NURS 6630 Anxiety Disorder Middle-Aged White Male With Anxiety

Sample Answer for NURS 6630 Anxiety Disorder Middle-Aged White Male With AnxietybIncluded After Question



The client is a 46-year-old white male who works as a welder at a local steel fabrication factory. He presents today after being referred by his PCP after a trip to the emergency room in which he felt he was having a heart attack. He stated that he felt chest tightness, shortness of breath, and feeling of impending doom. He does have some mild hypertension (which is treated with low sodium diet) and is about 15 lbs. overweight. He had his tonsils removed when he was 8 years old, but his medical history since that time has been unremarkable. Myocardial infarction was ruled out in the ER and his EKG was normal. Remainder of physical exam was WNL.

He admits that he still has problems with tightness in the chest and episodes of shortness of breath- he now terms these “anxiety attacks.” He will also report occasional feelings of impending doom, and the need to “run” or “escape” from wherever he is at.

In your office, he confesses to occasional use of ETOH to combat worries about work. He admits to consuming about 3-4 beers/night. Although he is single, he is attempting to care for aging parents in his home. He reports that the management at his place of employment is harsh, and he fears for his job. You administer the HAM-A, which yields a score of 26.

Client has never been on any type of psychotropic medication.



The client is alert, oriented to person, place, time, and event. He is appropriately dressed. Speech is clear, coherent, and goal-directed. Client’s self-reported mood is “bleh” and he does endorse feeling “nervous”. Affect is somewhat blunted, but does brighten several times throughout the clinical interview. Affect broad. Client denies visual or auditory hallucinations, no overt delusional or paranoid thought processes readily apparent. Judgment is grossly intact, as is insight. He denies suicidal or homicidal ideation.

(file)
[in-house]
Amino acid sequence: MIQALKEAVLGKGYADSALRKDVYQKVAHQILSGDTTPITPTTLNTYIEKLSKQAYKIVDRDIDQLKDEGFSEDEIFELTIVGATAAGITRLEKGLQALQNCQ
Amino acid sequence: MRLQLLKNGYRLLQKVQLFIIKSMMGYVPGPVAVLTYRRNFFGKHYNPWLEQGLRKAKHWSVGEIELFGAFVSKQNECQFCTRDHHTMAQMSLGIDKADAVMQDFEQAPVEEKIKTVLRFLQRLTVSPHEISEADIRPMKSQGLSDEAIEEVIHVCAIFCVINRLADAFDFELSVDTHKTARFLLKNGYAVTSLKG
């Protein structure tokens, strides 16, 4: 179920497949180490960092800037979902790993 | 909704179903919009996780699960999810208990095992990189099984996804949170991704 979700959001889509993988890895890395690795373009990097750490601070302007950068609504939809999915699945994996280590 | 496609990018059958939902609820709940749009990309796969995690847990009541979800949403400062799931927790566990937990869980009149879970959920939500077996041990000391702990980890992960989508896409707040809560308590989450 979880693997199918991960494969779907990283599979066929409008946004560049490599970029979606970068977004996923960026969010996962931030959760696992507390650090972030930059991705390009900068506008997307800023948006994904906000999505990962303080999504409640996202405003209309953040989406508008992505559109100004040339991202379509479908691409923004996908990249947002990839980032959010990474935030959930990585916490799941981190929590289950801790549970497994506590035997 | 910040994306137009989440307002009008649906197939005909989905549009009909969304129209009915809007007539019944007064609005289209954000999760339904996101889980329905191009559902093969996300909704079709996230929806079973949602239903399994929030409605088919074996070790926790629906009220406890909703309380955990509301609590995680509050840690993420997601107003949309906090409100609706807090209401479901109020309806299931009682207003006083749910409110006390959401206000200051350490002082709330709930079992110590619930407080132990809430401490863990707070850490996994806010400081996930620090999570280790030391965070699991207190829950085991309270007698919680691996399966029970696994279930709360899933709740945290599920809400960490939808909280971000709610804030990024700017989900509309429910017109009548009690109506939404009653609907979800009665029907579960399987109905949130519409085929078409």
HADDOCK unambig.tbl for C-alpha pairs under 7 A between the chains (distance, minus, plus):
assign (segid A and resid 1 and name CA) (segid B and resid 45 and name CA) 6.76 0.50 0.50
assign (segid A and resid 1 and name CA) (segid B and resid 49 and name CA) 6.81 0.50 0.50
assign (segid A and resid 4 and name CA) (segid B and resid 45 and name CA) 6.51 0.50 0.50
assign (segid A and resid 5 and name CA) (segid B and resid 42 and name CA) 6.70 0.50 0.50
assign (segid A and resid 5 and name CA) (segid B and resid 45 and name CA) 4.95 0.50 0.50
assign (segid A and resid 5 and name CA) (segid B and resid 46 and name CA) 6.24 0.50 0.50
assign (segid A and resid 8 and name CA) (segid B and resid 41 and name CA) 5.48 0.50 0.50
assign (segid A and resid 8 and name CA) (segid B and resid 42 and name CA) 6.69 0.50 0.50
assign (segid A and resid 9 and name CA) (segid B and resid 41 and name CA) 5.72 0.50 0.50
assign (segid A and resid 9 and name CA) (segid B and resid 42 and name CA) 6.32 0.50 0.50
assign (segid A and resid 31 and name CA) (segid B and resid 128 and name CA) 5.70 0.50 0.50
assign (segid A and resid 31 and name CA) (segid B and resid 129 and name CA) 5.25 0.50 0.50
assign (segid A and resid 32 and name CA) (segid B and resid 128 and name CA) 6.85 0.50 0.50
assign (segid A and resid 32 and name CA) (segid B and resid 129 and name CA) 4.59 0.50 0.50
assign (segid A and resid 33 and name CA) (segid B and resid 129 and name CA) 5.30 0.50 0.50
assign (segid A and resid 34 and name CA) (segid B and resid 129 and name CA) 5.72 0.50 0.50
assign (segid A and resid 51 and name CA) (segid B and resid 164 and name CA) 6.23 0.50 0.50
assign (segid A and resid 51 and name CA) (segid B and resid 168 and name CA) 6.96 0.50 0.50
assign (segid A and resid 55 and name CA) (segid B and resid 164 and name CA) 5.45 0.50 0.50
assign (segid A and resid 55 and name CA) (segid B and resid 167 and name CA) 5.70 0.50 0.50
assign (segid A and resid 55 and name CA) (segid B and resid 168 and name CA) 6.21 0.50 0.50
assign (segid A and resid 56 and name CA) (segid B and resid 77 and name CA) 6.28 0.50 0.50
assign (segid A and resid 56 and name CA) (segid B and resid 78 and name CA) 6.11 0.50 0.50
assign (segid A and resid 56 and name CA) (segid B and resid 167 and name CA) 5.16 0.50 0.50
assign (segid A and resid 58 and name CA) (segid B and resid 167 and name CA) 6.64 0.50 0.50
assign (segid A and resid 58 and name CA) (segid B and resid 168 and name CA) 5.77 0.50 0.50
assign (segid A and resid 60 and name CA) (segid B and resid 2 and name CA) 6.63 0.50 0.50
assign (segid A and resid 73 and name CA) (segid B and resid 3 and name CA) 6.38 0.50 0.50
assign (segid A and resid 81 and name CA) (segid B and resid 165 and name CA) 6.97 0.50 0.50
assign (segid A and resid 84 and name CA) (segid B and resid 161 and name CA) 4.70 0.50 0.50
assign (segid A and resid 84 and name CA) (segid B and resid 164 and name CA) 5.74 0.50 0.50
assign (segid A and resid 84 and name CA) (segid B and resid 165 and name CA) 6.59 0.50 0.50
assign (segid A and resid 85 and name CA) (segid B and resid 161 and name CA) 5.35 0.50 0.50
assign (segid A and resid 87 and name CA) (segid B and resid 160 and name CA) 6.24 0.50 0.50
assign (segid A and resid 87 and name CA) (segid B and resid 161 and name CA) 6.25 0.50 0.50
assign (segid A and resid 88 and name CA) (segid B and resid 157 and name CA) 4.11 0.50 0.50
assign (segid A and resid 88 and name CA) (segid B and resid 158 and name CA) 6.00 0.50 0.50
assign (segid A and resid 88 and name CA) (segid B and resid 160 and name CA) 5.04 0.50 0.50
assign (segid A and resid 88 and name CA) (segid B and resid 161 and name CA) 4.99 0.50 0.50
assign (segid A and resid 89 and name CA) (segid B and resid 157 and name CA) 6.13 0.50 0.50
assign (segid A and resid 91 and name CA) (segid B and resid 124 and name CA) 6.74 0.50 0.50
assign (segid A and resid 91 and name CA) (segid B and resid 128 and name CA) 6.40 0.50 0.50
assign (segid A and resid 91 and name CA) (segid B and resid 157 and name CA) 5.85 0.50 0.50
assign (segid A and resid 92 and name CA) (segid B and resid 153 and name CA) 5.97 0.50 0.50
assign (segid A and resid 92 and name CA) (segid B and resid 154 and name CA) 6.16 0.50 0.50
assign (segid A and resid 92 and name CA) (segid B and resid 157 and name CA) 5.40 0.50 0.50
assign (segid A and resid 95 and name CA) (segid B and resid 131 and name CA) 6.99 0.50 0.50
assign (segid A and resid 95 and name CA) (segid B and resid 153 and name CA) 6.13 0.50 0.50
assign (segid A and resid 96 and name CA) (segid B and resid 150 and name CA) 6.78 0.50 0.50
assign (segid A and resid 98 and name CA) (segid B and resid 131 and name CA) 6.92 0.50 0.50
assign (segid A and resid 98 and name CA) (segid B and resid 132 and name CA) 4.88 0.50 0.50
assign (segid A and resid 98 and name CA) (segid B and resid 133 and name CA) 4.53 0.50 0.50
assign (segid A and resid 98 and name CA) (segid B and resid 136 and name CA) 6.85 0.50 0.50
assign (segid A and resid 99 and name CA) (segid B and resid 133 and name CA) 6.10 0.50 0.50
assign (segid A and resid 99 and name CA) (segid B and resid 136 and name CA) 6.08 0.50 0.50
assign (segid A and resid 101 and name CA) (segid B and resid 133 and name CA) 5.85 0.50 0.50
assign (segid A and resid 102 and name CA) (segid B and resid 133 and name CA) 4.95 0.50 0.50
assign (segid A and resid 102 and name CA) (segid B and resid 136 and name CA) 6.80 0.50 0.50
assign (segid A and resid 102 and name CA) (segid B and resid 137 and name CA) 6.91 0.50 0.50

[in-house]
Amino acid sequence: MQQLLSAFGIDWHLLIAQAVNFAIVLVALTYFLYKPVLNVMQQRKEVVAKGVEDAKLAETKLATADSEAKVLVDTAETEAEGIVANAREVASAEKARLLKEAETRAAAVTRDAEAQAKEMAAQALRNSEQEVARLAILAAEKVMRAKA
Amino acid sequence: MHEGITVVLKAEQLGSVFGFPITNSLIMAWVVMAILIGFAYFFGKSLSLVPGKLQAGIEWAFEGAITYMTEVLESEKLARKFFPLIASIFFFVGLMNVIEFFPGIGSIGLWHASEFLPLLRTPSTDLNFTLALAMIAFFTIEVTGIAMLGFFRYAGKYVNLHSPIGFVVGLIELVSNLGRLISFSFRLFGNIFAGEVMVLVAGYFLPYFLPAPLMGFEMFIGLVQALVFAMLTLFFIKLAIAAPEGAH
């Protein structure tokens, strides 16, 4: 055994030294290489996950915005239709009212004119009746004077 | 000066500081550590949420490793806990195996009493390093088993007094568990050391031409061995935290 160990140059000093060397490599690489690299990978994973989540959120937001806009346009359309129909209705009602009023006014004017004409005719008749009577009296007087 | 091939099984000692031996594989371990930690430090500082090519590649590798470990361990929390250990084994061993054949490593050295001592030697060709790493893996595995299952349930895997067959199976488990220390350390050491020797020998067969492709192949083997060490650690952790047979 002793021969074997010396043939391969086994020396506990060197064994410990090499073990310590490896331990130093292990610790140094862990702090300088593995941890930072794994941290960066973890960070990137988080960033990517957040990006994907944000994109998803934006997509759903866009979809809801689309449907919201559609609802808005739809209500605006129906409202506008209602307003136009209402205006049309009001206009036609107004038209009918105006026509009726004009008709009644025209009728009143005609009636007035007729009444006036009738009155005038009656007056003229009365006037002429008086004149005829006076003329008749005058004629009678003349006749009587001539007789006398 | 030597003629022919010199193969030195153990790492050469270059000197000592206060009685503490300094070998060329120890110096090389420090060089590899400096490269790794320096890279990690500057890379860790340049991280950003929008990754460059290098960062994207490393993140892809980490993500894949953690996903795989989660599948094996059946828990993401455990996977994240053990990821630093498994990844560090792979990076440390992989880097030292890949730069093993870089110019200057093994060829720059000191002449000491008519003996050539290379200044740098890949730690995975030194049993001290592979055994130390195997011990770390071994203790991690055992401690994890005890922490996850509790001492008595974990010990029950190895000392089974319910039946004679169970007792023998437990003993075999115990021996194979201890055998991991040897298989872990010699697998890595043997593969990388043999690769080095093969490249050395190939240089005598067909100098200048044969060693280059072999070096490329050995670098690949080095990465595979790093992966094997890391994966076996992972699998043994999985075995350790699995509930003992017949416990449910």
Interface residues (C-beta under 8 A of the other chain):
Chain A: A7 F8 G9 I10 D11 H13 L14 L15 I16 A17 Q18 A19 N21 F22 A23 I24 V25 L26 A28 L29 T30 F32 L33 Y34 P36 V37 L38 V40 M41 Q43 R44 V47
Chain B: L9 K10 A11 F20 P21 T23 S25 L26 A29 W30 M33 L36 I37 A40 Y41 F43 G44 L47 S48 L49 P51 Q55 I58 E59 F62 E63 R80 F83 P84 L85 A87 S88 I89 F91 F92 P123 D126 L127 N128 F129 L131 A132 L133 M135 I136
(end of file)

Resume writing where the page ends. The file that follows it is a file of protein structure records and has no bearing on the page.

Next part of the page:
You administer the Hamilton Anxiety Rating Scale (HAM-A) which yields a score of 26.

NURS 6630 Anxiety Disorder Middle-Aged White Male With Anxiety
NURS 6630 Anxiety Disorder Middle-Aged White Male With Anxiety

Diagnosis: Generalized anxiety disorder



  • Hamilton, M. (1959). Hamilton Anxiety Rating Scale. Psyctests, doi:10.1037/t02824-0


Decision Point One

Select what you should do:

Begin Zoloft 50 mg po daily

Begin Imipramine 25 mg po BID

Begin Buspirone 10 mg po BID


Decision Point One


Begin Zoloft 50 mg orally daily


  • Client returns to clinic in four weeks
  • Client informs you that he has no tightness in chest, or shortness of breath
  • Client states that he noticed decreased worries about work over the past 4 or 5 days
  • HAM-A score has decreased to 18 (partial response)

Decision Point Two


Increase dose to 75 mg orally daily



  • Client returns to clinic in four weeks
  • Client reports an even further reduction in his symptoms
  • HAM-A score has now decreased to 10. At this point- continue current dose (61% reduction in symptoms)

Decision Point Three


Maintain current dose


Guidance to Student

At this point, it may be appropriate to continue client at the current dose. It is clear that the client is having a good response (as evidenced by greater than a 50% reduction in symptoms) and the client is currently not experiencing any side effects, the current dose can be maintained for 12 weeks to evaluate full effect of drug. Increasing drug at this point may yield a further decrease in symptoms, but may also increase the risk of side effects. This is a decision that you should discuss with the client. Nothing in the client’s case tells us that we should consider adding an augmentation agent at this point as the client is demonstrating response to the drug. Avoid polypharmacy unless symptoms cannot be managed by a single drug.